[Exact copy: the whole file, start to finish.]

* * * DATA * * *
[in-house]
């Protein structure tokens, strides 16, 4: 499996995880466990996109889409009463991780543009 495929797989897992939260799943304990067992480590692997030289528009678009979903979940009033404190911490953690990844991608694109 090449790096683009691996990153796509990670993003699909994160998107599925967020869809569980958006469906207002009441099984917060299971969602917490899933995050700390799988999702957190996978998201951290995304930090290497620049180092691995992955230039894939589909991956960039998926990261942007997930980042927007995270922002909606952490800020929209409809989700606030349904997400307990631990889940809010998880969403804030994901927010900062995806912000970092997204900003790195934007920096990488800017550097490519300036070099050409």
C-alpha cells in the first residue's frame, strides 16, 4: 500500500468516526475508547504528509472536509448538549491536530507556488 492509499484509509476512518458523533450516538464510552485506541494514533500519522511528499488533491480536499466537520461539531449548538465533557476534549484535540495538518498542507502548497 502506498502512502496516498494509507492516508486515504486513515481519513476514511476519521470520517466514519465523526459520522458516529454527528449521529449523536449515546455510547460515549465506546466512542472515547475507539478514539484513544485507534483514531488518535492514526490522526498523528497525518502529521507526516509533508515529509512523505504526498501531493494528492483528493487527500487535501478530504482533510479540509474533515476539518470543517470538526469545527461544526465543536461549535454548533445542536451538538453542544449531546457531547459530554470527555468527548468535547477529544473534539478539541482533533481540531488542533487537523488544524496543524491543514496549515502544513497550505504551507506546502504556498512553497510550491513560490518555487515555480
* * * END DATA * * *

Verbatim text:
[in-house]
């Protein structure tokens, strides 16, 4: 499996995880466990996109889409009463991780543009 495929797989897992939260799943304990067992480590692997030289528009678009979903979940009033404190911490953690990844991608694109 090449790096683009691996990153796509990670993003699909994160998107599925967020869809569980958006469906207002009441099984917060299971969602917490899933995050700390799988999702957190996978998201951290995304930090290497620049180092691995992955230039894939589909991956960039998926990261942007997930980042927007995270922002909606952490800020929209409809989700606030349904997400307990631990889940809010998880969403804030994901927010900062995806912000970092997204900003790195934007920096990488800017550097490519300036070099050409």
C-alpha cells in the first residue's frame, strides 16, 4: 500500500468516526475508547504528509472536509448538549491536530507556488 492509499484509509476512518458523533450516538464510552485506541494514533500519522511528499488533491480536499466537520461539531449548538465533557476534549484535540495538518498542507502548497 502506498502512502496516498494509507492516508486515504486513515481519513476514511476519521470520517466514519465523526459520522458516529454527528449521529449523536449515546455510547460515549465506546466512542472515547475507539478514539484513544485507534483514531488518535492514526490522526498523528497525518502529521507526516509533508515529509512523505504526498501531493494528492483528493487527500487535501478530504482533510479540509474533515476539518470543517470538526469545527461544526465543536461549535454548533445542536451538538453542544449531546457531547459530554470527555468527548468535547477529544473534539478539541482533533481540531488542533487537523488544524496543524491543514496549515502544513497550505504551507506546502504556498512553497510550491513560490518555487515555480